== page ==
Photo: Geoff Burke
After one of the most successful West Coast road trips in franchise history, the Washington Capitals lost four straight games — three of which at home. They’ve been outscored 16-9 during the losing streak. On April fools day, the Capitals, still in the thick of the Eastern Conference wildcard chase, played one of their most pathetic games of the year, a 5-0 blowout loss to the Dallas Stars.
It wasn’t so much that the Capitals lost, it was how listless they played considering the stakes.
When looking back at that game, it’s obvious this team is not focused. When the players hit the ice, they wilted under the adversity.
Consider warm-ups. Normally the starting goaltender leads the Caps out onto the ice. On that night, Russian rookie Evgeny Kuznetsov came out first with Ovi right behind him. A few seconds later, the rest of the team followed. According to 106.7 The Fan’s Sky Kerstein, “it looked like Ovi pranked Kuzya.”
I’ve got no idea if something silly like that has any effect on a team, but it doesn’t look good in hindsight. Even worse because it comes from the captain of the team.
During the actual game, the Capitals were a mess. They gave up two consecutive breakaways on a power play. They let the Stars score twice within 34 seconds, including a 2-on-0 breakaway by a 41-year-old. On Dallas’s fourth salvo of the night, Ovechkin quit on the play.
Head coach Adam Oates has faced difficult questions about his coaching style recently. Is that style still working? How does he motivates his players behind closed doors?
While the mainstream media has focused its attention on Oates’ honest comments about Ovechkin, there was much, much more to those interviews. Below is a summary of what I found most interesting.
On who was to blame on 2-on-0 breakaway goal, how to fix it, and teaching younger players:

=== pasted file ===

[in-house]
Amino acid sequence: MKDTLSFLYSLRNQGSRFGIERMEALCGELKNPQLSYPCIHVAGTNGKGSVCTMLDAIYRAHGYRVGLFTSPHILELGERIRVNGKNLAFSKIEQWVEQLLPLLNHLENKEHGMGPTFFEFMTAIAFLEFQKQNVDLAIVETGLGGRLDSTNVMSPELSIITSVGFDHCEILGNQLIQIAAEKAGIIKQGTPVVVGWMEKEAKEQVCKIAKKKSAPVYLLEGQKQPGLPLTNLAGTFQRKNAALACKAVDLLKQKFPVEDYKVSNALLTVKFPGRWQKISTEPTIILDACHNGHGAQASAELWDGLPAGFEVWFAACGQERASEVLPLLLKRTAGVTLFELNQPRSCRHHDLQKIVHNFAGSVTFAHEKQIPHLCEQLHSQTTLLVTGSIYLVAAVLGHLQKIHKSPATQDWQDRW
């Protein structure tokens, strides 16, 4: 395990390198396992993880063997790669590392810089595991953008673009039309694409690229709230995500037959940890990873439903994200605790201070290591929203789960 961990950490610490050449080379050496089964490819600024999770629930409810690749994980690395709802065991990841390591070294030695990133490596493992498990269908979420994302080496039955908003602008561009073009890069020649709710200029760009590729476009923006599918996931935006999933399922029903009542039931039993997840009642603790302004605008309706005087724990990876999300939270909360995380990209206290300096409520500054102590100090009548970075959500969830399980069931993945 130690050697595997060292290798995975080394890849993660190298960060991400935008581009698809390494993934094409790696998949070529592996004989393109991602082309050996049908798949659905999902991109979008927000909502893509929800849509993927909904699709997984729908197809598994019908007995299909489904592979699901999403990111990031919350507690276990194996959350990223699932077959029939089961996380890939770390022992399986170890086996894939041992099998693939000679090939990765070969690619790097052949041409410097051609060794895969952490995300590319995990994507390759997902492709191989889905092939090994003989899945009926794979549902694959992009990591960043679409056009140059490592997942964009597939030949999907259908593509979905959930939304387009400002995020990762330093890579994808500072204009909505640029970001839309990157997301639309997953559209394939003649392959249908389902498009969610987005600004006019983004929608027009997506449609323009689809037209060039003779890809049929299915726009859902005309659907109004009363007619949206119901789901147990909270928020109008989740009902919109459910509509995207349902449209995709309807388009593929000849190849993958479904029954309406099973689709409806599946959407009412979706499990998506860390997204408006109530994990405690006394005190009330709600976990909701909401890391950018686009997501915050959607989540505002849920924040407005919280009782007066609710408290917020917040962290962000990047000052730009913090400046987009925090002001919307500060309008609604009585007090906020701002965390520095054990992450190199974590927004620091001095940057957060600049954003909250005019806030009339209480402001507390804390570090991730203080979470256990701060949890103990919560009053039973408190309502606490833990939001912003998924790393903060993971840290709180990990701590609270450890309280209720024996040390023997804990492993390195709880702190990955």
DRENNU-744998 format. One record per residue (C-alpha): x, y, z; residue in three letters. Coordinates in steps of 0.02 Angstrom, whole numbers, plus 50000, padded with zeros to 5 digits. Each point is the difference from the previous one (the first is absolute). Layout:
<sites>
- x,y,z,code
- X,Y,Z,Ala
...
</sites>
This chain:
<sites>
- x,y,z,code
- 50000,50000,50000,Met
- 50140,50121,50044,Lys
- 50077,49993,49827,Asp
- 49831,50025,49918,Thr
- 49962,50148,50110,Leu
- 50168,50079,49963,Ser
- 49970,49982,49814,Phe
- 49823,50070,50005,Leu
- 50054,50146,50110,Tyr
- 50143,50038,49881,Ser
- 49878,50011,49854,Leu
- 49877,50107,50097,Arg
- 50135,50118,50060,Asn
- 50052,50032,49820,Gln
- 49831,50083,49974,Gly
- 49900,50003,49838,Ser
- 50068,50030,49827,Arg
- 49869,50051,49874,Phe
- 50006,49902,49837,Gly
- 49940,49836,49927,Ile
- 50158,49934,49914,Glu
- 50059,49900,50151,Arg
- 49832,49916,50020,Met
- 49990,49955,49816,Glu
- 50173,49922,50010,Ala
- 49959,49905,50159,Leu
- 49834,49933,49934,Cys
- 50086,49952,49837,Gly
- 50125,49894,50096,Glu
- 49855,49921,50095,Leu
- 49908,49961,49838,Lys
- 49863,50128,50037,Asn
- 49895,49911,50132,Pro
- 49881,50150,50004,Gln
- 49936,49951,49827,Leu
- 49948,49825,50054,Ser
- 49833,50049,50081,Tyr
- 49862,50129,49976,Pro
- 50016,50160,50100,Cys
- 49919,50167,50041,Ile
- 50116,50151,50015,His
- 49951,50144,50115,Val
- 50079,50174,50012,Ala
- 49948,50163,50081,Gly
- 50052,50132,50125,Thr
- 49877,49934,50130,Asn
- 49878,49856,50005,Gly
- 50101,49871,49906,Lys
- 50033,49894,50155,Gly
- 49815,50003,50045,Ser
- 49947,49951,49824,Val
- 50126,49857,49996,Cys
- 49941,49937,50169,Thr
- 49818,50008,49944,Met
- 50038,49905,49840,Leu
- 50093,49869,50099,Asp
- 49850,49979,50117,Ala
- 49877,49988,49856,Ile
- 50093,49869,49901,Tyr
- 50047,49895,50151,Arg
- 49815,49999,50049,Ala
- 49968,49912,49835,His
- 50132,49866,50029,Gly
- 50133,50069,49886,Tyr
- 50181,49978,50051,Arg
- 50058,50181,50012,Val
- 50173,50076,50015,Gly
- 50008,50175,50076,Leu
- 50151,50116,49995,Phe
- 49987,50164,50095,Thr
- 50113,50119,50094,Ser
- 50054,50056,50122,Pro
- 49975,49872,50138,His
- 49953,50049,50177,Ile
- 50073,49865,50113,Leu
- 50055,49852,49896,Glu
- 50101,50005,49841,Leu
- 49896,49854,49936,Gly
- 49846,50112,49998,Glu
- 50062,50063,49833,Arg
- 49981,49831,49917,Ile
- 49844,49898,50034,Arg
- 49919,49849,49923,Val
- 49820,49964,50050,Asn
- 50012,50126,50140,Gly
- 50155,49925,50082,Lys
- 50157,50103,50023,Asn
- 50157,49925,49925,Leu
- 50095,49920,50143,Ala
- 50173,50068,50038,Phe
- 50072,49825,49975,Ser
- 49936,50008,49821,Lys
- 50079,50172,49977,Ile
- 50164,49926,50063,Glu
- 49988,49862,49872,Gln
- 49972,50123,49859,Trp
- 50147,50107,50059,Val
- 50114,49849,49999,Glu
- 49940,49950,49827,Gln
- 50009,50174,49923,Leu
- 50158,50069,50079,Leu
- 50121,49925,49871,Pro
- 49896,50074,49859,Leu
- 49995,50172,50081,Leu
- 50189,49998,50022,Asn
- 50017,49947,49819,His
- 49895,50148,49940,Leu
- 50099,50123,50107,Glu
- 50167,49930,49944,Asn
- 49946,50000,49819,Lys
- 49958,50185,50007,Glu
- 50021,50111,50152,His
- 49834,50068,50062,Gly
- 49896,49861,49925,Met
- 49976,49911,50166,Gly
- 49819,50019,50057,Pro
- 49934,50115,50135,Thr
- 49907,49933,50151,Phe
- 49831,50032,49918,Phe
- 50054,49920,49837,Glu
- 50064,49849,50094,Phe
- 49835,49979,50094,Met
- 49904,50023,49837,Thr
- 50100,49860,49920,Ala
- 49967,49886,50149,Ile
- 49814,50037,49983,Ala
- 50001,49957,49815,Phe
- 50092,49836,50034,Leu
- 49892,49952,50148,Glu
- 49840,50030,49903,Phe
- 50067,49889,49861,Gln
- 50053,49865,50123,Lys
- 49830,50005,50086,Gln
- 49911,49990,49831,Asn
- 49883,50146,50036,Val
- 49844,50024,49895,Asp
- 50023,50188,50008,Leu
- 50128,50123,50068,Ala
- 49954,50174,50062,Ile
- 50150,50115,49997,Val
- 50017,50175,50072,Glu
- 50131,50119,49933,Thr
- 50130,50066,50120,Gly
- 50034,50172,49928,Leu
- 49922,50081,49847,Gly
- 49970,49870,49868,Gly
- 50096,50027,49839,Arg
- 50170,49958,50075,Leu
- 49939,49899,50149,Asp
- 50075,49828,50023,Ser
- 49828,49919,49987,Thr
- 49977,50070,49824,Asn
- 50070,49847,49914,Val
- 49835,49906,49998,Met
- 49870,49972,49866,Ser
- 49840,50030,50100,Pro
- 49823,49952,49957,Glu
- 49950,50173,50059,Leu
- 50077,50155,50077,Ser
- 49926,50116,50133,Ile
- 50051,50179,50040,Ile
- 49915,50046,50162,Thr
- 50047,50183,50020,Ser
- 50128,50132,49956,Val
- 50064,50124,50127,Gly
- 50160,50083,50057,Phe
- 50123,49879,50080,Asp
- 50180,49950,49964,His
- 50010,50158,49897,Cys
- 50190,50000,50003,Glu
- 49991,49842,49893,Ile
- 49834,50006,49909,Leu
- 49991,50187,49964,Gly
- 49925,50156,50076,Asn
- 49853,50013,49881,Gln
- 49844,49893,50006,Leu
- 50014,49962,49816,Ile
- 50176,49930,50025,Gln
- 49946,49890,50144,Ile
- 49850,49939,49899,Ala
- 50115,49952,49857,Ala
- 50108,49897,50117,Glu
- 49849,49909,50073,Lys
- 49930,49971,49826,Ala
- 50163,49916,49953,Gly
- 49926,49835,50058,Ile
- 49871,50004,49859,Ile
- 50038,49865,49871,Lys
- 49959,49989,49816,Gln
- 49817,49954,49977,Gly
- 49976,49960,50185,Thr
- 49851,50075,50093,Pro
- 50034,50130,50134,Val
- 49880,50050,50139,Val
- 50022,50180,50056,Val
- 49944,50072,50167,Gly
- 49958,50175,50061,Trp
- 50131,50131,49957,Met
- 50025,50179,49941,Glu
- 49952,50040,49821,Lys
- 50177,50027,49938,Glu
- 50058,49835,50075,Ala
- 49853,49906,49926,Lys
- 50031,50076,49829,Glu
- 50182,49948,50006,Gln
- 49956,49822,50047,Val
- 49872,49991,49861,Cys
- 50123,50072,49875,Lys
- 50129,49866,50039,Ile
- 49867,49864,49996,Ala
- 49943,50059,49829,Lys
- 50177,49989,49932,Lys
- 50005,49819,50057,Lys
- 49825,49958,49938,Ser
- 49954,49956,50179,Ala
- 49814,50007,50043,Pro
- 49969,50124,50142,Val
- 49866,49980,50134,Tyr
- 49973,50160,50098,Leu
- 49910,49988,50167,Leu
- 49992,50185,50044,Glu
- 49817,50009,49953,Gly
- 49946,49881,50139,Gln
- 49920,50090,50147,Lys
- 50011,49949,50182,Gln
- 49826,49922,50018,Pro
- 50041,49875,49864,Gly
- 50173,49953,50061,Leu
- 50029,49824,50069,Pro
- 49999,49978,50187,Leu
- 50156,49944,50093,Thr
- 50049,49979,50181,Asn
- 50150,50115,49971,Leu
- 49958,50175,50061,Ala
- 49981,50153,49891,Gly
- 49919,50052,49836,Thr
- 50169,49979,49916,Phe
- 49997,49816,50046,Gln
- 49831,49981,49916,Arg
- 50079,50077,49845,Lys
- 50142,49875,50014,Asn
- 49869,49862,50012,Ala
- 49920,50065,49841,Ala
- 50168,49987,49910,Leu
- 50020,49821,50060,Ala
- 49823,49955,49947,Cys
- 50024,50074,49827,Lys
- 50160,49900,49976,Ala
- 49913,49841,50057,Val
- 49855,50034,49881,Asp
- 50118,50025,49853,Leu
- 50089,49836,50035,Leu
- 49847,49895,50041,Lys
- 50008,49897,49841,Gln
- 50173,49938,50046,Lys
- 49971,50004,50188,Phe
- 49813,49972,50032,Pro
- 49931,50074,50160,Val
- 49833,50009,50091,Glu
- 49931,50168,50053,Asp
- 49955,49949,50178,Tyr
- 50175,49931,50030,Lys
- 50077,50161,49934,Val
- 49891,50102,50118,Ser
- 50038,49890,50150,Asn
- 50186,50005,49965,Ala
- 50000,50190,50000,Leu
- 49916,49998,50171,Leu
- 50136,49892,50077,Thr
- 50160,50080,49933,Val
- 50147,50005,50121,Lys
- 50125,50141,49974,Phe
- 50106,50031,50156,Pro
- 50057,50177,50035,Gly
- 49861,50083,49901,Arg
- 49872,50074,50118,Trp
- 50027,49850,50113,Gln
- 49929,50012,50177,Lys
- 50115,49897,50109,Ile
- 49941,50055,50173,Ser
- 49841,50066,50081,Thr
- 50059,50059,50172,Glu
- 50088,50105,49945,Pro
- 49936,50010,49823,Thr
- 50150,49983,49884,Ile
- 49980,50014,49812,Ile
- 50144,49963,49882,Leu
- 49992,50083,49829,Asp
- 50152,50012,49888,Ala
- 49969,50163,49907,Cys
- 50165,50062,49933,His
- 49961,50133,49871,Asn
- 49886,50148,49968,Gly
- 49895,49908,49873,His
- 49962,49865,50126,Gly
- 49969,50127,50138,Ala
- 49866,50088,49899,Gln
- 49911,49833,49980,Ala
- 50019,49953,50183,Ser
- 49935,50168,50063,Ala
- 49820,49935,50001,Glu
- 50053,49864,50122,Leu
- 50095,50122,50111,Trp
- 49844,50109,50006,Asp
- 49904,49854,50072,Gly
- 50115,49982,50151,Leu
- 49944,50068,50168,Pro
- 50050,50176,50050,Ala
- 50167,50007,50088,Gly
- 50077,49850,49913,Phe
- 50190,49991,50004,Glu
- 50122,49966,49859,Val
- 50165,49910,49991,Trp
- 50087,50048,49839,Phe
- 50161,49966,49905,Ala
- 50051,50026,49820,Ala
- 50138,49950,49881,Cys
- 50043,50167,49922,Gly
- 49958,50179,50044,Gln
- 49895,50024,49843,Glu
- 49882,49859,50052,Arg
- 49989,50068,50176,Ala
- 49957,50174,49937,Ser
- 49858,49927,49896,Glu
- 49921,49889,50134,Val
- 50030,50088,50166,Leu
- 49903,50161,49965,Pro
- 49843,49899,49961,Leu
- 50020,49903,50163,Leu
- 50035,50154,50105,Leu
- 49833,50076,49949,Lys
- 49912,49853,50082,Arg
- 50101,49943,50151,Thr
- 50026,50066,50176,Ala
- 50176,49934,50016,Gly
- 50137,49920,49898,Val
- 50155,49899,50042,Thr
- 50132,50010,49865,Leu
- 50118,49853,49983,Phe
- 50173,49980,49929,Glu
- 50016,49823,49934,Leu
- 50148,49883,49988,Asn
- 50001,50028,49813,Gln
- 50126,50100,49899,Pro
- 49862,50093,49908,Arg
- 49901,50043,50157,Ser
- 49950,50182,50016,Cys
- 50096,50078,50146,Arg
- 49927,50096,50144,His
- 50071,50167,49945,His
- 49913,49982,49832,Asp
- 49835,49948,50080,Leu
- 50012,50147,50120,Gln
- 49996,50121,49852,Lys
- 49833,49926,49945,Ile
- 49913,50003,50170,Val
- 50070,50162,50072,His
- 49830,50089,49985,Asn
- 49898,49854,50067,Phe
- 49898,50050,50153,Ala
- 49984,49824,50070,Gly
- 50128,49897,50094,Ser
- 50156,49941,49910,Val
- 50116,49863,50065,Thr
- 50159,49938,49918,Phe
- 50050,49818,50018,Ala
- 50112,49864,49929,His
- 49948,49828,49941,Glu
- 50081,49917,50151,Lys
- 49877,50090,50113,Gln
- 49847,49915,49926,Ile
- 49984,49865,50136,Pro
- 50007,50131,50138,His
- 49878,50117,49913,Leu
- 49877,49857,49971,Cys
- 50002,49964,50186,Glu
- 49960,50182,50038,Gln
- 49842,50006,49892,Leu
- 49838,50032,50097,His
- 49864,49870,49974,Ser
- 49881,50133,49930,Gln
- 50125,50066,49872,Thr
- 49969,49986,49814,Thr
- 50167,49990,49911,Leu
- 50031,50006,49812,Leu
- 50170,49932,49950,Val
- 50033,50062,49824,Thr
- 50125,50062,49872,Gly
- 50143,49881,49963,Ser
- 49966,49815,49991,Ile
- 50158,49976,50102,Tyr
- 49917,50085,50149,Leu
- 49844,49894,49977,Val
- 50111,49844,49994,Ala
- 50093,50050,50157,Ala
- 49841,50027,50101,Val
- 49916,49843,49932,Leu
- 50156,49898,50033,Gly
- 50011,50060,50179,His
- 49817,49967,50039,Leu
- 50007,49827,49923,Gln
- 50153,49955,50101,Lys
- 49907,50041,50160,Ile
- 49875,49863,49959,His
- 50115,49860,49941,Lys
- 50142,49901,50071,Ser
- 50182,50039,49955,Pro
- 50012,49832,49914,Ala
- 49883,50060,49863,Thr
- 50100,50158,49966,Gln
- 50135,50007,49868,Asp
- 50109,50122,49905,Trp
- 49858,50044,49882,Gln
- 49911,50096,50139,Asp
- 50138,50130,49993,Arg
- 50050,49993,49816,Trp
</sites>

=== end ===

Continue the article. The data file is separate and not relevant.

There’s mistakes on everything. We’ve talked about this a lot. Orly ripped it up to Grabo because he thought he was open. It gets tipped and Orly relaxed for a second. [The Stars] goalie makes a great play. He could have set it up for his D [behind the net], instead he rips it and puts it on the guy’s tape. But the bottom line is you can’t relax. Unfortunately.
And [Orlov]’s a young guy and he’s learning these lessons. It came at a horrible time for us.
There’s times where you’ve got the puck with time. What is the correct play? There’s no breakaways, right? There’s not supposed to be when there’s five guys back. So we have to understand that as a group, you know what, you’ve got to build it correctly. We go over it a lot. We do go over it a lot. And you can’t stop a guy from making that pass because what if Grabo gets that bounce? To me the mistake is relaxing after you pass.
It’s a young guy mistake, but old guys have done it. It’s a bad change. It’s the second period. It’s a long change. That’s why the GMs are talking about changing four-on-four [overtime] to change ends for that long change– for that very reason. Guys get tired physically and mentally. That’s a mental mistake right there. And it hurt and it came at a bad time. But what I told him after the second period, because we’re down three nothing, I’ve got to come up something. To me, if we come back from that particular 3-0 score or not, on Friday we can’t make that same mental mistake. So that’s why I told Orly and I told the guys: “We all make [mistakes]. You make a mistake in a game: it happens, whether it’s the first shift or the last shift. Don’t let it happen again. You have to learn from it.” So Friday night, if Orly makes the same mistake, now what? Now I have to address the mental part of it. And quite honestly, that’s what part of being a pro is about, right? That’s what we try to cover everyday.
On veteran mistakes and his coaching philosophy:
[Those mistakes] make it hard on all of us. Every day part of our thought process as a coaching staff is how do we talk about those mistakes, keep the guys fresh — it’s a long grind, [we] try not to wear them out mentally, physically — then to how do you approach the day.
I made [those mistakes as a player]. I can’t be a hypocrite. I made them. I liked to think I learned from them. And we gotta teach. It’s all you can do. We gotta teach. Veterans you talk to them in different ways. Young guys you teach.